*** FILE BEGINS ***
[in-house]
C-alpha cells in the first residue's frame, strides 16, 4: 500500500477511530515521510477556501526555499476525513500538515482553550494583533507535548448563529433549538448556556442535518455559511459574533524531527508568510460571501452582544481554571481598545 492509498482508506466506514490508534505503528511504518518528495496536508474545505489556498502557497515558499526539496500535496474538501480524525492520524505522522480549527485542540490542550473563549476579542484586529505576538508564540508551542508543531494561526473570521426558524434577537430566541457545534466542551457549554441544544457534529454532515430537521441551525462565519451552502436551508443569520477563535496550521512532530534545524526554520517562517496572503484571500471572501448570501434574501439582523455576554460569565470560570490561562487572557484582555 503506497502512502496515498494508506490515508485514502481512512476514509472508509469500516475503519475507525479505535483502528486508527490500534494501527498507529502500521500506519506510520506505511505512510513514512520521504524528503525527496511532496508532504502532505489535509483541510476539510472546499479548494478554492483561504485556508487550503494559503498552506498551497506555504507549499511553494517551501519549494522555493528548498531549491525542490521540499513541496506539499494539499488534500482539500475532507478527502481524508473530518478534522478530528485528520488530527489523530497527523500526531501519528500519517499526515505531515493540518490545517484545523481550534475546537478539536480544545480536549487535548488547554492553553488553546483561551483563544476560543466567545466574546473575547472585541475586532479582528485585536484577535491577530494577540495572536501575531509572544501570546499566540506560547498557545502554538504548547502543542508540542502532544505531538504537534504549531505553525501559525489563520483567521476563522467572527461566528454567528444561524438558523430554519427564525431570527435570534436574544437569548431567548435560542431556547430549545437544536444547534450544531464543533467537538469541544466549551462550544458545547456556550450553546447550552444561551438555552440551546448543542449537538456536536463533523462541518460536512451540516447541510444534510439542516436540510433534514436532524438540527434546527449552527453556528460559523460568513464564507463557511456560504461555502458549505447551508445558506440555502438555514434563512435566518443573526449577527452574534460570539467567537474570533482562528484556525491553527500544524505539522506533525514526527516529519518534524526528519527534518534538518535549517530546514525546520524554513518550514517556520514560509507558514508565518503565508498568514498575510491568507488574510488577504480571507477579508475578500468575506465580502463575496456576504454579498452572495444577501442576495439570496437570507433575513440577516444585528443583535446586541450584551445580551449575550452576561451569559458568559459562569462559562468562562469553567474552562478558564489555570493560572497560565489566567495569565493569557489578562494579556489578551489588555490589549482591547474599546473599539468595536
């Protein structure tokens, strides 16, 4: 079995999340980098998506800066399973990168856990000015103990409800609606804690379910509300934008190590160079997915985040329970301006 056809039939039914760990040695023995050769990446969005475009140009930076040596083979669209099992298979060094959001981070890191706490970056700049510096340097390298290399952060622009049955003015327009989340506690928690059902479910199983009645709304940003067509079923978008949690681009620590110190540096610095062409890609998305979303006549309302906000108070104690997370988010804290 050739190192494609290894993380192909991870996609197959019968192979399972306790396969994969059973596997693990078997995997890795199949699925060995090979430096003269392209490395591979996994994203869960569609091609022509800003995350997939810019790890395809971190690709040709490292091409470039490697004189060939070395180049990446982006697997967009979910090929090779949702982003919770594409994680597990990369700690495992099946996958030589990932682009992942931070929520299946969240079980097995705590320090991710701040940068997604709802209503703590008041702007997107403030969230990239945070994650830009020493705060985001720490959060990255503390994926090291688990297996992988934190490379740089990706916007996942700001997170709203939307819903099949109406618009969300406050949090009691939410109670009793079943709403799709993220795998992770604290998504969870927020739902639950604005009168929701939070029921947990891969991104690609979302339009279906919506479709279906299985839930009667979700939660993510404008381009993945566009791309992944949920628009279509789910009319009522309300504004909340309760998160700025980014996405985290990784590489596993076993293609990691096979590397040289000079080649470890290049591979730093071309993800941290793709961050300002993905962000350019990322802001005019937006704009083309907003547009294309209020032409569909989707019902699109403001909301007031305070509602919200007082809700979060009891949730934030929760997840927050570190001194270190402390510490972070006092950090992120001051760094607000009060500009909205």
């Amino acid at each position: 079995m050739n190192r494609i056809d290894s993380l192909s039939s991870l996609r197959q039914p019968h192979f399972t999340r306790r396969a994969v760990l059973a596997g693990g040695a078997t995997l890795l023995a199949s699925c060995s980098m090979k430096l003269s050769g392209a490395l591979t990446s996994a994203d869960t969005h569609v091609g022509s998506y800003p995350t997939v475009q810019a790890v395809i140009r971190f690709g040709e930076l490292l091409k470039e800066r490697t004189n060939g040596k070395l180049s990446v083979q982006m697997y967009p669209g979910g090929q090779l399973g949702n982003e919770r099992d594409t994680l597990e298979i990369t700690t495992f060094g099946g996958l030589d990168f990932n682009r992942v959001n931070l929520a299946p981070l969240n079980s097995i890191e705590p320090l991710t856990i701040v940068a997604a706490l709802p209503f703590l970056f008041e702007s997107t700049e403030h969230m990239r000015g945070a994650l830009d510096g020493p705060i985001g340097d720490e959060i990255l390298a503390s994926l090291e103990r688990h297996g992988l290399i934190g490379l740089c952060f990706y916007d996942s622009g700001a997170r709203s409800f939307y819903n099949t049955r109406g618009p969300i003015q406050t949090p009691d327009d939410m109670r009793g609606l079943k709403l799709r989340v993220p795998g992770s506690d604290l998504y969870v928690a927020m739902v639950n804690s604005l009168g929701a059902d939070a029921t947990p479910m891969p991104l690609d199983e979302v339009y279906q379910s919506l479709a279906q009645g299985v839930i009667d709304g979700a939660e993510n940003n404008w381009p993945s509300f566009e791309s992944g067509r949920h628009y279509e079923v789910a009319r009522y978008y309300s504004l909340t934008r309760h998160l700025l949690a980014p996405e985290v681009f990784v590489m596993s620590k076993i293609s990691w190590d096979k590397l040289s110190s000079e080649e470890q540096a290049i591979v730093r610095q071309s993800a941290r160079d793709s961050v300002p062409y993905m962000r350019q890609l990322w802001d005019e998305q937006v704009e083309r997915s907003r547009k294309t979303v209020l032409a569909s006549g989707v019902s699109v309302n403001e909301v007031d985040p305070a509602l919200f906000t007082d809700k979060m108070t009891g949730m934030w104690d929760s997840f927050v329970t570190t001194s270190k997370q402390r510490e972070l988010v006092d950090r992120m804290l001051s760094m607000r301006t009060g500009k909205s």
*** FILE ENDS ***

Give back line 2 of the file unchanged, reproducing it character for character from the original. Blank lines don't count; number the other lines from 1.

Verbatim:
C-alpha cells in the first residue's frame, strides 16, 4: 500500500477511530515521510477556501526555499476525513500538515482553550494583533507535548448563529433549538448556556442535518455559511459574533524531527508568510460571501452582544481554571481598545 492509498482508506466506514490508534505503528511504518518528495496536508474545505489556498502557497515558499526539496500535496474538501480524525492520524505522522480549527485542540490542550473563549476579542484586529505576538508564540508551542508543531494561526473570521426558524434577537430566541457545534466542551457549554441544544457534529454532515430537521441551525462565519451552502436551508443569520477563535496550521512532530534545524526554520517562517496572503484571500471572501448570501434574501439582523455576554460569565470560570490561562487572557484582555 503506497502512502496515498494508506490515508485514502481512512476514509472508509469500516475503519475507525479505535483502528486508527490500534494501527498507529502500521500506519506510520506505511505512510513514512520521504524528503525527496511532496508532504502532505489535509483541510476539510472546499479548494478554492483561504485556508487550503494559503498552506498551497506555504507549499511553494517551501519549494522555493528548498531549491525542490521540499513541496506539499494539499488534500482539500475532507478527502481524508473530518478534522478530528485528520488530527489523530497527523500526531501519528500519517499526515505531515493540518490545517484545523481550534475546537478539536480544545480536549487535548488547554492553553488553546483561551483563544476560543466567545466574546473575547472585541475586532479582528485585536484577535491577530494577540495572536501575531509572544501570546499566540506560547498557545502554538504548547502543542508540542502532544505531538504537534504549531505553525501559525489563520483567521476563522467572527461566528454567528444561524438558523430554519427564525431570527435570534436574544437569548431567548435560542431556547430549545437544536444547534450544531464543533467537538469541544466549551462550544458545547456556550450553546447550552444561551438555552440551546448543542449537538456536536463533523462541518460536512451540516447541510444534510439542516436540510433534514436532524438540527434546527449552527453556528460559523460568513464564507463557511456560504461555502458549505447551508445558506440555502438555514434563512435566518443573526449577527452574534460570539467567537474570533482562528484556525491553527500544524505539522506533525514526527516529519518534524526528519527534518534538518535549517530546514525546520524554513518550514517556520514560509507558514508565518503565508498568514498575510491568507488574510488577504480571507477579508475578500468575506465580502463575496456576504454579498452572495444577501442576495439570496437570507433575513440577516444585528443583535446586541450584551445580551449575550452576561451569559458568559459562569462559562468562562469553567474552562478558564489555570493560572497560565489566567495569565493569557489578562494579556489578551489588555490589549482591547474599546473599539468595536